Ube halaya

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Ube halaya
Ube halaya - mashed purple yam (Philippines) 01.jpg
0002jfDesserts Pampanga Philippinesfvf 12.JPG
Top: ube halaya is distinctively naturally purple
Bottom: ube halaya topped with latík
Alternative namesUbe jam, Halayang ube, Purple yam jam
Coursedessert
Place of originPhilippines
Serving temperaturecold
Main ingredientsMashed purple yam, coconut milk and/or condensed milk, and butter

Ube halaya or halayang ube (variant spellings halea, haleya; from the Spanish jalea, "jam") is a Philippine dessert made from boiled and mashed purple yam (Dioscorea alata, locally known as ube).[1] Ube halaya is the main base in ube/purple yam flavored-pastries and ice cream. It can also be incorporated in other desserts such as halo-halo. It is also commonly anglicized as ube jam, or called by its original native name, nilupak na ube.

History[edit]

The Philippines, along with New Guinea, shows the highest phenotypic diversity of ube (Dioscorea alata), making it one of the likely centers of origin of ube domestication.[2] Remains of ube have been recovered from the Ille Cave archaeological site of Palawan (c. 11,000 BP).[3]

Preparation[edit]

The main ingredient is peeled and boiled purple yam which is grated and mashed. The mashed yam, with condensed milk (originally sweetened coconut milk), are added to a saucepan where butter or margarine had been melted. The mixture is stirred until thickened. Once thickened, the mixture is cooled down and placed on a platter or into containers of various shapes.

Ube halaya is typically served cold, after refrigeration. Optional topping includes browned grated coconut, latik, or condensed milk.

Variations[edit]

Ube halaya is a type of nilupak (mashed/pounded starchy food with coconut milk and sugar) which has several variants that use other types of starchy root crops or fruits. Generally, the term halaya is reserved for nilupak made with ube and calabaza, while nilupak is more commonly used for variants made with mashed cassava or saba bananas. Variants made from sweet potato and taro can be known as either halaya or nilupak.

Ube macapuno[edit]

Ube halaya served with macapuno (coconut sport) is a notable combination known as ube macapuno. The combination is also used in other ube recipes, like in ube cakes and ube ice cream.[4][5]

Camote halaya[edit]

Camote halaya, sometimes known as "camote delight" or "sweet potato jam", is a variant that uses mashed sweet potato (camote) instead of ube. It is prepared identically to ube halaya. It has a light yellow color to bright orange to purple color, depending on the cultivar of sweet potato used.[6][7][8] It is traditionally known as nilupak na kamote, especially when served on banana leaves.[9] Purple versions of camote halaya can sometimes be confused with or used as a substitute for ube halaya.[10]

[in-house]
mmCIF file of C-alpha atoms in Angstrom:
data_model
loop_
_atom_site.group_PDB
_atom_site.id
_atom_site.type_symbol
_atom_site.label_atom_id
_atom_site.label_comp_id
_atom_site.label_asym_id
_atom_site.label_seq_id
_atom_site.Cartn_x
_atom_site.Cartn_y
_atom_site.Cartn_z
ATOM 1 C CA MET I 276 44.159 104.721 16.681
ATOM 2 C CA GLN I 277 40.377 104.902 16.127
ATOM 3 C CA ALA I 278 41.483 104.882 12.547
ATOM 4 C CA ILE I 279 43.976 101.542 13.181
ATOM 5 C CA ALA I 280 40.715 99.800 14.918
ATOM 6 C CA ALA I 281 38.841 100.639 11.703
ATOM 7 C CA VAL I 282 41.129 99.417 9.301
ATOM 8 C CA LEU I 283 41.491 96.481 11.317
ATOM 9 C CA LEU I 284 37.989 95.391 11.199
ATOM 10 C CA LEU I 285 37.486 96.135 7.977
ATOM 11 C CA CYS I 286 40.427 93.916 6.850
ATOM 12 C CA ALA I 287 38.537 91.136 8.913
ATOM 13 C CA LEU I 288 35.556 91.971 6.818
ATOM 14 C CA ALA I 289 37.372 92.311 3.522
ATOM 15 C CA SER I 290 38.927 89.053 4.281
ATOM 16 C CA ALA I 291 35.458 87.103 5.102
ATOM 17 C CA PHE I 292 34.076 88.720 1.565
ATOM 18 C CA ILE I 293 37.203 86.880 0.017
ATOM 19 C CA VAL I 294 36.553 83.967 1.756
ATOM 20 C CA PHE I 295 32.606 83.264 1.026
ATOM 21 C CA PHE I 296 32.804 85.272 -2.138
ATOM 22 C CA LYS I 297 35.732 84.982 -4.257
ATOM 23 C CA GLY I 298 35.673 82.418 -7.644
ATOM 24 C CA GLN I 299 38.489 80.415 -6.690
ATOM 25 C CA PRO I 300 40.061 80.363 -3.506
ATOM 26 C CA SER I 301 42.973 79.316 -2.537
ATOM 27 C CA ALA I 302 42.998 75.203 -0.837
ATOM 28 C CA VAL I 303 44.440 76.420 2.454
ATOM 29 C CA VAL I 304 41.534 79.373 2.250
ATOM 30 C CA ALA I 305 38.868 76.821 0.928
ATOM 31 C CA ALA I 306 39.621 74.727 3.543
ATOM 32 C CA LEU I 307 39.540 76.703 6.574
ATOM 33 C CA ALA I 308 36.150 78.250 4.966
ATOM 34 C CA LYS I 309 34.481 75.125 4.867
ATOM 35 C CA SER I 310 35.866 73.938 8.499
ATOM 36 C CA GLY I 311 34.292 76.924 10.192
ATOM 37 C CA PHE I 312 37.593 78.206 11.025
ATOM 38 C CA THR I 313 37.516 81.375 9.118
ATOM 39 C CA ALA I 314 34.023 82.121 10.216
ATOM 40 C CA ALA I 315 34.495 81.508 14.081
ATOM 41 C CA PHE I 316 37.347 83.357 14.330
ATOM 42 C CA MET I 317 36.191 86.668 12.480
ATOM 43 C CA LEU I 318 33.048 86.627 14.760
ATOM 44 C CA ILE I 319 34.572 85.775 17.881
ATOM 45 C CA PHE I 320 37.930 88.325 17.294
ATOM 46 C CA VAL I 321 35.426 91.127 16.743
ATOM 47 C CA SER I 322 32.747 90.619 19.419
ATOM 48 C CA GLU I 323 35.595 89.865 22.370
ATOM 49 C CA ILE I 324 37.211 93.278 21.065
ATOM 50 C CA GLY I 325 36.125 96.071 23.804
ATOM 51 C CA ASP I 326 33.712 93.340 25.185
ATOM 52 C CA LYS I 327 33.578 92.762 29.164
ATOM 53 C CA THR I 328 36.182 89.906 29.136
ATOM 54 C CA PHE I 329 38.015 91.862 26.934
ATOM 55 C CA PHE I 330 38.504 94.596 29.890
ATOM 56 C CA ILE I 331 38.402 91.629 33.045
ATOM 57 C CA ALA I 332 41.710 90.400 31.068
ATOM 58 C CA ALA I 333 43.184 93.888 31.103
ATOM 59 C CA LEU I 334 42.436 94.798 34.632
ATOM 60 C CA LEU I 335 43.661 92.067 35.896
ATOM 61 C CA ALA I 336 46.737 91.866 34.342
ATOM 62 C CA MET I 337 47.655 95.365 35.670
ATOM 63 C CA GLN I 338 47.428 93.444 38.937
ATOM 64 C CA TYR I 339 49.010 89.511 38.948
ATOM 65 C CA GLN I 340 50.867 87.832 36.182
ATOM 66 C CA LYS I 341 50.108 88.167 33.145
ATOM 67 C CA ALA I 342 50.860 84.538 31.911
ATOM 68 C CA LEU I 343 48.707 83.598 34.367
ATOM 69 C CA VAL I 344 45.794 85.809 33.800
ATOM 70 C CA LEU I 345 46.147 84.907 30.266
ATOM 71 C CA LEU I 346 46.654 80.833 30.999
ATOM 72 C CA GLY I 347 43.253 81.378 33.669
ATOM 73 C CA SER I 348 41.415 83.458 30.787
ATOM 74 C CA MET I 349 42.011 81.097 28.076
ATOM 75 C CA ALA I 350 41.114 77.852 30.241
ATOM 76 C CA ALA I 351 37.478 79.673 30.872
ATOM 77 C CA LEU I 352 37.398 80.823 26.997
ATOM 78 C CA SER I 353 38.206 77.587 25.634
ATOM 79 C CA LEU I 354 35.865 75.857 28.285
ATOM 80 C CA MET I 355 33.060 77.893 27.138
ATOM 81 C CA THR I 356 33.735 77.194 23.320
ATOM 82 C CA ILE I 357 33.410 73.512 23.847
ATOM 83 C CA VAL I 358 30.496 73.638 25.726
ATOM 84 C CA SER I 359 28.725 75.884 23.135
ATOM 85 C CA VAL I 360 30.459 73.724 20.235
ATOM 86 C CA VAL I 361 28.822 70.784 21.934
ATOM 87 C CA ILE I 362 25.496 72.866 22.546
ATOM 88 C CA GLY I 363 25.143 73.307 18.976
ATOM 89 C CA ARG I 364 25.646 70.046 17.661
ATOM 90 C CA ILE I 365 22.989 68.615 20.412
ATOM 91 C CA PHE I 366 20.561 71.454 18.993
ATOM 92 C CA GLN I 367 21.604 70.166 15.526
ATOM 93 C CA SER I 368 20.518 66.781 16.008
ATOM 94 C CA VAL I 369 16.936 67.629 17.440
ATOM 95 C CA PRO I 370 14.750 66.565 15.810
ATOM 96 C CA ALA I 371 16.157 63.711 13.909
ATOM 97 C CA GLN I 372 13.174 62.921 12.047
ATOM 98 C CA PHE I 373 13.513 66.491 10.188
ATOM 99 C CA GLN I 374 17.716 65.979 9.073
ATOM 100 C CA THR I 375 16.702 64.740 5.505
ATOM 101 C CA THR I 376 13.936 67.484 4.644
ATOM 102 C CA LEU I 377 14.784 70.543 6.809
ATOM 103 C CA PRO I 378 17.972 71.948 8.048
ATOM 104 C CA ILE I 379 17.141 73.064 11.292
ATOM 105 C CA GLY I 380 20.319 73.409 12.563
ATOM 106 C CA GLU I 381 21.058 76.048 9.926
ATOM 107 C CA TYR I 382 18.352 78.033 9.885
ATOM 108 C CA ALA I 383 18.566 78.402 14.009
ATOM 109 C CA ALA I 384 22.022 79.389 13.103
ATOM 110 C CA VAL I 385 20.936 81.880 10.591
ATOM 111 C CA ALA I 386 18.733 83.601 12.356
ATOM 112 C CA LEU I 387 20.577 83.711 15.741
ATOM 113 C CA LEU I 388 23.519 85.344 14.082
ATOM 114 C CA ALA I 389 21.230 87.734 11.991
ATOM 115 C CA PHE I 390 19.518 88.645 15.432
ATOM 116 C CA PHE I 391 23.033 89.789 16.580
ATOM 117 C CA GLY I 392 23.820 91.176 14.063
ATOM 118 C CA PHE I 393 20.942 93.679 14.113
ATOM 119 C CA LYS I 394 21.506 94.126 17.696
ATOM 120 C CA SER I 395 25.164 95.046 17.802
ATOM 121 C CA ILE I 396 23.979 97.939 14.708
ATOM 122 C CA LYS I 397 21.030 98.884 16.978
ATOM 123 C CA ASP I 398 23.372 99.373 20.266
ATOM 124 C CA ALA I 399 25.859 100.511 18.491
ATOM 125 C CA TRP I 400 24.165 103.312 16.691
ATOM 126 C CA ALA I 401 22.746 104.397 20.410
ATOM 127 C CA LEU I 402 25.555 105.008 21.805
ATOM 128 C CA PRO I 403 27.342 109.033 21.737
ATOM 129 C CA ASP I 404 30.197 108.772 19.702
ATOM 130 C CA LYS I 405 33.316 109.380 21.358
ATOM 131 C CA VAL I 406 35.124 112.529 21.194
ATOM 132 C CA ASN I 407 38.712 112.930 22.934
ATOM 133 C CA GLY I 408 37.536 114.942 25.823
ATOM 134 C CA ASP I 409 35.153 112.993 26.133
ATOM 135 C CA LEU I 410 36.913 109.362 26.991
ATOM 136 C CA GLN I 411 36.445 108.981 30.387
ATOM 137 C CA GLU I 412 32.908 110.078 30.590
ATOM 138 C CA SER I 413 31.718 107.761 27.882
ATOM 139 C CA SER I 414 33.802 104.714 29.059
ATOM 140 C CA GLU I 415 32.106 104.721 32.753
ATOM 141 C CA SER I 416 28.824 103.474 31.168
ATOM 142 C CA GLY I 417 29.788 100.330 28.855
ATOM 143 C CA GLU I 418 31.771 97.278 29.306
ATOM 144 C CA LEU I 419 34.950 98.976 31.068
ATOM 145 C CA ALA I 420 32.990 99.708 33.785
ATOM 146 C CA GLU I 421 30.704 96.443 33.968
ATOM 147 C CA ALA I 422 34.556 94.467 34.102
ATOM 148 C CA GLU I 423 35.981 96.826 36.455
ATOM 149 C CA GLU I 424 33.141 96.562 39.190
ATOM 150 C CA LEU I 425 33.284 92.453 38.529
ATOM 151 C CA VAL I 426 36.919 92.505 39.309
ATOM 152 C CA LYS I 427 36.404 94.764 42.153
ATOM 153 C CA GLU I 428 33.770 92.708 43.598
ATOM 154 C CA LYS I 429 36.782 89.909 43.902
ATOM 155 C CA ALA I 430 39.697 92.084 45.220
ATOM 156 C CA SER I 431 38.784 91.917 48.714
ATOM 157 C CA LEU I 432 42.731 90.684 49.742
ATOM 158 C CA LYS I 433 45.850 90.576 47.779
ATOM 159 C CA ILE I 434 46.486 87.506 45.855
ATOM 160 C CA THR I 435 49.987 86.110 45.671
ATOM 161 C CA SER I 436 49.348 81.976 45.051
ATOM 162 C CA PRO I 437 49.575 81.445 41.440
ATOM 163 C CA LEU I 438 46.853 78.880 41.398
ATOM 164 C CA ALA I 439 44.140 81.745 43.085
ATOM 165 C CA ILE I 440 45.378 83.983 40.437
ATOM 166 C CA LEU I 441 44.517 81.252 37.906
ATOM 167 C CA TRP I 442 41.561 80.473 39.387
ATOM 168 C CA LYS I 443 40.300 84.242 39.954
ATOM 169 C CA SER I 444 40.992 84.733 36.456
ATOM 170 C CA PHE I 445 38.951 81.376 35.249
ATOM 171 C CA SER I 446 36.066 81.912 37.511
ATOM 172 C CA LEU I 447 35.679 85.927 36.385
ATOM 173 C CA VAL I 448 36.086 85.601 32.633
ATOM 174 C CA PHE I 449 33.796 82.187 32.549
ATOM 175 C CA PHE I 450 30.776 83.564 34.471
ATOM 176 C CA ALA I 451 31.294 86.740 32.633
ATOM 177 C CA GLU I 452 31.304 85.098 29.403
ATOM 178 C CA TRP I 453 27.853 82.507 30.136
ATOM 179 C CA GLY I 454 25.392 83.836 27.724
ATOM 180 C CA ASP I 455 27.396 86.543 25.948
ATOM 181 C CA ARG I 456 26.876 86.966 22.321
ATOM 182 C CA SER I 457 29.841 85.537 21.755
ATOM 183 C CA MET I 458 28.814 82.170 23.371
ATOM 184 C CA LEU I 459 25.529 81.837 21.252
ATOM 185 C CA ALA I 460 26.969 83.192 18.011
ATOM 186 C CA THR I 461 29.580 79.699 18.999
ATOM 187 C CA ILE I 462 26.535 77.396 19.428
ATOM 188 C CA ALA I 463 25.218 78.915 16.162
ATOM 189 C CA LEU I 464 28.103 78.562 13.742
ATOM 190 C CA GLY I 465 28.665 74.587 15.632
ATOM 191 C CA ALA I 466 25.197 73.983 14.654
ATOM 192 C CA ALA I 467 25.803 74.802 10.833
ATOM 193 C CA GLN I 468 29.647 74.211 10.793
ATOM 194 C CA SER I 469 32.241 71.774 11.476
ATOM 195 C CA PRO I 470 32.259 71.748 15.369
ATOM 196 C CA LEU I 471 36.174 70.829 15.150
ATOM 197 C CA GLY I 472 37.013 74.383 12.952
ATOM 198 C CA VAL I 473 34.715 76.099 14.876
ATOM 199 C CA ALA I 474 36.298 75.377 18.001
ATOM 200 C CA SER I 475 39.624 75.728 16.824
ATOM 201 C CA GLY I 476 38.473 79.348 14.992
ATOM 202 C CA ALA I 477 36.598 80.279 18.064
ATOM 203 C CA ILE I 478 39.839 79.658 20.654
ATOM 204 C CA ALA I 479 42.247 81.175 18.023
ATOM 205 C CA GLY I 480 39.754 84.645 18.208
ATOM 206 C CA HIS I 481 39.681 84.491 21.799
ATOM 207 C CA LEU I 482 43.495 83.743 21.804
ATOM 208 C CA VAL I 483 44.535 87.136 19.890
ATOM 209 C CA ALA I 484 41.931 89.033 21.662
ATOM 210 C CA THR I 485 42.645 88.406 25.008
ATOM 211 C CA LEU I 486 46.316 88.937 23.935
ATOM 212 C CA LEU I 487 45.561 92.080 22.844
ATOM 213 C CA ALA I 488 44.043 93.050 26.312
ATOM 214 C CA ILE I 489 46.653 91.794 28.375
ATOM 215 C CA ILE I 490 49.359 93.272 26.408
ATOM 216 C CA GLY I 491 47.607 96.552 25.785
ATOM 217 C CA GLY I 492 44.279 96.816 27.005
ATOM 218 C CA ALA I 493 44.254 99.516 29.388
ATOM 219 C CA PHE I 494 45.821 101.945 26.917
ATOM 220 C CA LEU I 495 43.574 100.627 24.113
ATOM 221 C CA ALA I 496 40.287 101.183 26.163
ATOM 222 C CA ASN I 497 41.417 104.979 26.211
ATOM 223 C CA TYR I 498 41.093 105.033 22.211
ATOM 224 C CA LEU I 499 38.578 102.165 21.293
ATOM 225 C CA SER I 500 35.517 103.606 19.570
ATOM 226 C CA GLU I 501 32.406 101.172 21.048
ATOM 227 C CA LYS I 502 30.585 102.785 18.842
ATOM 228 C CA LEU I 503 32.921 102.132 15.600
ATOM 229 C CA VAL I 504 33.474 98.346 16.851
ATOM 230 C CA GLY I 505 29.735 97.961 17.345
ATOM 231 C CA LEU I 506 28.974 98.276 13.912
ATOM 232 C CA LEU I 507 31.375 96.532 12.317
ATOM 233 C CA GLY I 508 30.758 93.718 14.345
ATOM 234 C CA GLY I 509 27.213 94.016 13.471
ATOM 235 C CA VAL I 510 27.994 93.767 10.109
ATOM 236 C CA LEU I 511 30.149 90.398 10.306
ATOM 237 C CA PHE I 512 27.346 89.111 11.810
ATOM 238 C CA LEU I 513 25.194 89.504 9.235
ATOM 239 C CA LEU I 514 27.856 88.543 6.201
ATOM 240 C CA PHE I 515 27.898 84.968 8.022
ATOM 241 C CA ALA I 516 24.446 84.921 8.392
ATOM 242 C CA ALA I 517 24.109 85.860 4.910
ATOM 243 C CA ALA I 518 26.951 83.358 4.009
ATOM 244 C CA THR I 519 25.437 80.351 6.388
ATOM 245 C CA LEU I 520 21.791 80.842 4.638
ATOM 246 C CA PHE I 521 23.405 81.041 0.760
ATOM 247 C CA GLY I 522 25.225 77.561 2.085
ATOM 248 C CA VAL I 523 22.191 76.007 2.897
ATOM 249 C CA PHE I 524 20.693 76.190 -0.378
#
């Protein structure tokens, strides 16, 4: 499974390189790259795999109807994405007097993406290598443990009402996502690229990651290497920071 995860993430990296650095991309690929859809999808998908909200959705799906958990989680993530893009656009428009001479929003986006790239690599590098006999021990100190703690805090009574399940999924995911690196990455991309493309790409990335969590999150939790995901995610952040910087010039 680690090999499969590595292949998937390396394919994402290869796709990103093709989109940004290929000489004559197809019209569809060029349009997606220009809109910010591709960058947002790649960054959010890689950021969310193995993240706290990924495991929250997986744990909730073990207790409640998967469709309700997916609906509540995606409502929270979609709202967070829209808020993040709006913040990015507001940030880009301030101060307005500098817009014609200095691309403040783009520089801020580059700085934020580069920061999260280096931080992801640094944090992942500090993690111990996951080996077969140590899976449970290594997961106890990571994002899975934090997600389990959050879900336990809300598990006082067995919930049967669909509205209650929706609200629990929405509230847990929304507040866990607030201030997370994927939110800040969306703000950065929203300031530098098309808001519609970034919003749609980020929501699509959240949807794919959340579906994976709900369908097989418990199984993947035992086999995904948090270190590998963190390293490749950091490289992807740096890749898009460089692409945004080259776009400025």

Halayang kalabasa[edit]

Halayang kalabasa, also known as "squash halaya" or "pumpkin jam", is a variant that uses mashed calabaza (kalabasa). It is prepared identically to ube halaya. It is typically orange to light brown in color.[11][12]

Binagol[edit]

Binagol is a unique version from the Eastern Visayas which use mashed taro corms. It is distinctively sold in halved coconut shells. It can range in color from creamy white to brown.[13]

Nilupak na ube at gabi[edit]

Nilupak na ube at gabi is a Tagalog version that combines ube with taro corms.[14]

See also[edit]

References[edit]

  1. ^ "Halayang Ube-Purple Yam Jam".
  2. ^ Cruz, V.M.V.; Altoveros, N.C.; Mendioro, M.S.; Ramirez, D.A. (1999). "Geographical patterns of diversity in the Philippine edible yam collection". Plant Genetic Resources Newsletter. 119: 7–11.
  3. ^ Balbaligo, Yvette (15 November 2007). "A Brief Note on the 2007 Excavation at Ille Cave, Palawan, the Philippines". Papers from the Institute of Archaeology. 18 (2007): 161. doi:10.5334/pia.308.
  4. ^ Belen, Jun. "Ube, the Purple Yam: Why Filipinos Love Purple Sweet Treats". Junblog. Retrieved 27 March 2019.
  5. ^ Veneracion, Connie. "Ube – macapuno dessert". Casa Veneracion. Retrieved 27 March 2019.
  6. ^ "Sweet Potato Jam (Kamote Halaya)". Mama's Guide Recipes. Retrieved 25 July 2021.
  7. ^ "Kamote Halaya Recipe (Sweet Potato Dessert)". Petite Rosie. Retrieved 7 June 2019.
  8. ^ "How to cook the famous Camote Delight Dessert". PinoyRecipe.net. Retrieved 7 June 2019.
  9. ^ "Nilupak Recipe". Pinoy Recipe At Iba Pa. Retrieved 23 April 2019.
  10. ^ "Purple Sweet Potatoes or are they Purple Yams?!?". Market Manila. Retrieved 25 July 2021.
  11. ^ "Halayang Kalabasa ( Pumpkin Jam)". Tagalog Kitchen. Retrieved 7 June 2019.
  12. ^ "Halayang Kalabasa". Pinoy Hapagkainan. Retrieved 7 June 2019.
  13. ^ "Leyte Pasalubong". Our Awesome Planet. Retrieved 9 April 2019.
  14. ^ "NILUPAK na UBE at GABI". Tagalog Kitchen. Retrieved 23 April 2019.
  • Alejandro, R., & Tettoni, L. (2012). Authentic Recipes from the Philippines. New York: Tuttle Pub.